The Public Security Minister hoped that the new law would help prevent Guyana from becoming a safe haven, train ground or a place where their funds could be easily accessed and for financing terrorist activities.

Backed by laws, Ramjattan said Guyana would be seeking international training assistance; build stronger prisons for terrorists and purchase drones and boats to monitor Guyana’s vast borders through which guns are smuggled from neighbouring Brazil and Venezuela.

The Minister supported the provision in the anti-terrorism law that will allow Guyana to transfer terror suspects to other countries. “Some people feel that we are now doing the wrong thing by going the great leap of rendering.  I believe that sometimes it is necessary that when certain information comes from another country and a person is a suspect and a known one, that the extradition process is an extraordinarily lengthy and so you can do a transfer,” he said.

He noted that Britain has been using rendering, a necessary tool to fight terrorism, and that Guyana should use it.

Nandlall also expressed concern about provisions in the Guyana law that permits the authorities to go the High Court to obtain a  detention order, resulting in legislating the loss of a pre-charge liberty for 72 hours initially and more time afterwards on grounds that it is likely that the person would interfere with a probe into terrorism.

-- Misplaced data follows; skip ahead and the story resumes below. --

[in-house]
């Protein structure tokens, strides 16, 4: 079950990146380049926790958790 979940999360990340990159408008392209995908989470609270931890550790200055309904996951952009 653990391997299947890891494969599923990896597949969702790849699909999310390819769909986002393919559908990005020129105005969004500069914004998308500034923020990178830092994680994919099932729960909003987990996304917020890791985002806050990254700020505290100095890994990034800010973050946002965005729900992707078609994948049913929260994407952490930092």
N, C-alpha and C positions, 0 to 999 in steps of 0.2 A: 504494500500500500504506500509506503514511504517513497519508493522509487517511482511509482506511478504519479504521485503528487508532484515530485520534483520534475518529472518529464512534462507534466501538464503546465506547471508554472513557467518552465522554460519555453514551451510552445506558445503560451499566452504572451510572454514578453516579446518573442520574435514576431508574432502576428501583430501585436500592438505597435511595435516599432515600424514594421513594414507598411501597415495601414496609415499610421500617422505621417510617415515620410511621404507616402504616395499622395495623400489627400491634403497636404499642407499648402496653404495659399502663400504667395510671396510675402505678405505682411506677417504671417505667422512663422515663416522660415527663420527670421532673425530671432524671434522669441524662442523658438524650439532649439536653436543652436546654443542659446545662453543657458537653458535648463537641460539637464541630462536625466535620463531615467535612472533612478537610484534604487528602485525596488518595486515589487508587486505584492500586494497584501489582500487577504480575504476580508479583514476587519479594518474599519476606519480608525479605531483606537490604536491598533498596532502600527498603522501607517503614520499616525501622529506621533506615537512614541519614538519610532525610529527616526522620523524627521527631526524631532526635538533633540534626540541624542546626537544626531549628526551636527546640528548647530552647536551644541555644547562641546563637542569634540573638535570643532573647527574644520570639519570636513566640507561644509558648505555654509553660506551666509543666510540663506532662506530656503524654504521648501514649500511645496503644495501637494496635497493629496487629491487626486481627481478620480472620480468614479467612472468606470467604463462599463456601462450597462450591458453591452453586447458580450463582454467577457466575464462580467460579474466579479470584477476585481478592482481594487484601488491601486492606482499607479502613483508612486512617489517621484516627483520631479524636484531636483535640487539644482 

The Attorney General and Minister of Legal Affairs, in wrapping up the debate, said offences such as terrorism would always collide with terrorism. He announced that soon there would be a lot of phone-tapping and surveillance to protect Guyanese from terrorists.

Guyana passed the Interception of Communications Act several years ago to facilitate wire-tapping of telephone conversations through a High Court order.

  • SYL

    In reference to the death penalty,in one of my previous comments, I mentioned where three guys in an Arab state stole a cell phone , penalty lost of one hand each, and was done at the market square. Its harsh, but its called DETERRENT .
    When I visited Indonesia one of the first sign is clear as crystal is ” DRUG TRAFFICKING , PENALTY DEATH” .Once you think about the crime, the execute it then bear the consequences. The human right guys need to understand that when one feels it he knows it . What about their family and close friends getting killed , how would they respond.Mr security minister “HANG THEM HIGH” give them the priest , if they so desire, they say a prayer to God, then hang them.Amnesty didn’t work, so if you cannot get the demons out of the man , then kill the man with the demons, THEY NEVER CONSIDER THEIR VICTIMS, SO WHY CONSIDER THEM.Please do not waste tax payers money on prison cells, have enough judges, quick trial punto finale, just the same way they treat their victims. Finally , check the SINGAPORE MODEL. CLEAN UP THE CRIME IN GT, AND DON’T FORGET THE SLICK WHITE COLLAR SMOOTH OPERATORS CRIMINALS. HAPPY NEW YEAR , 2016 TO ALL.

  • Dharamkumar02

    The Death Penalty must be implemented in Guyana. This was what President Hoyte did and calm came to Guyana. Hang the Corrupt Criminals in the PPP first then the ones in Death Row. Only then Guyana will be a place of sanctity.